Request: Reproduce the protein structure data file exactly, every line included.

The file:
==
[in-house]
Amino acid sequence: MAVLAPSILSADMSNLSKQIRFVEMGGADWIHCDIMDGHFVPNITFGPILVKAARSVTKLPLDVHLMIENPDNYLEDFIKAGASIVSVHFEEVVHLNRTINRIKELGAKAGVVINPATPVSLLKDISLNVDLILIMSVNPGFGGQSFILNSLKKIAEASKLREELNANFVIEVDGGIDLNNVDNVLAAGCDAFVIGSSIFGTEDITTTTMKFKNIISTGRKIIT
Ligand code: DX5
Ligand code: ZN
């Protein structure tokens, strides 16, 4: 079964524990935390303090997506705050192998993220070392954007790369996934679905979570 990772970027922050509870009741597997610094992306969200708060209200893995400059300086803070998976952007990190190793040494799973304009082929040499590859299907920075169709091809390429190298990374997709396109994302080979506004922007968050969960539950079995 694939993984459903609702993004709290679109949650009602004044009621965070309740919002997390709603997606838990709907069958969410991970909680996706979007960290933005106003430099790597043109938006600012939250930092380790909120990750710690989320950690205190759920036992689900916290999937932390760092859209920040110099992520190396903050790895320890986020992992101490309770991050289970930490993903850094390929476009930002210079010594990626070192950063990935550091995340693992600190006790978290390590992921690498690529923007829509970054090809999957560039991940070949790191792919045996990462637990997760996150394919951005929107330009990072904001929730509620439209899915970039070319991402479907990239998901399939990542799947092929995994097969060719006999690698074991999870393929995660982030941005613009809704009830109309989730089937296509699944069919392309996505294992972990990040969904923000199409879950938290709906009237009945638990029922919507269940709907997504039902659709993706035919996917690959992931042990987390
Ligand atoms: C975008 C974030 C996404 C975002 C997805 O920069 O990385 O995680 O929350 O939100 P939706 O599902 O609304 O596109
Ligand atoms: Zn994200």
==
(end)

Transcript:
[in-house]
Amino acid sequence: MAVLAPSILSADMSNLSKQIRFVEMGGADWIHCDIMDGHFVPNITFGPILVKAARSVTKLPLDVHLMIENPDNYLEDFIKAGASIVSVHFEEVVHLNRTINRIKELGAKAGVVINPATPVSLLKDISLNVDLILIMSVNPGFGGQSFILNSLKKIAEASKLREELNANFVIEVDGGIDLNNVDNVLAAGCDAFVIGSSIFGTEDITTTTMKFKNIISTGRKIIT
Ligand code: DX5
Ligand code: ZN
């Protein structure tokens, strides 16, 4: 079964524990935390303090997506705050192998993220070392954007790369996934679905979570 990772970027922050509870009741597997610094992306969200708060209200893995400059300086803070998976952007990190190793040494799973304009082929040499590859299907920075169709091809390429190298990374997709396109994302080979506004922007968050969960539950079995 694939993984459903609702993004709290679109949650009602004044009621965070309740919002997390709603997606838990709907069958969410991970909680996706979007960290933005106003430099790597043109938006600012939250930092380790909120990750710690989320950690205190759920036992689900916290999937932390760092859209920040110099992520190396903050790895320890986020992992101490309770991050289970930490993903850094390929476009930002210079010594990626070192950063990935550091995340693992600190006790978290390590992921690498690529923007829509970054090809999957560039991940070949790191792919045996990462637990997760996150394919951005929107330009990072904001929730509620439209899915970039070319991402479907990239998901399939990542799947092929995994097969060719006999690698074991999870393929995660982030941005613009809704009830109309989730089937296509699944069919392309996505294992972990990040969904923000199409879950938290709906009237009945638990029922919507269940709907997504039902659709993706035919996917690959992931042990987390
Ligand atoms: C975008 C974030 C996404 C975002 C997805 O920069 O990385 O995680 O929350 O939100 P939706 O599902 O609304 O596109
Ligand atoms: Zn994200």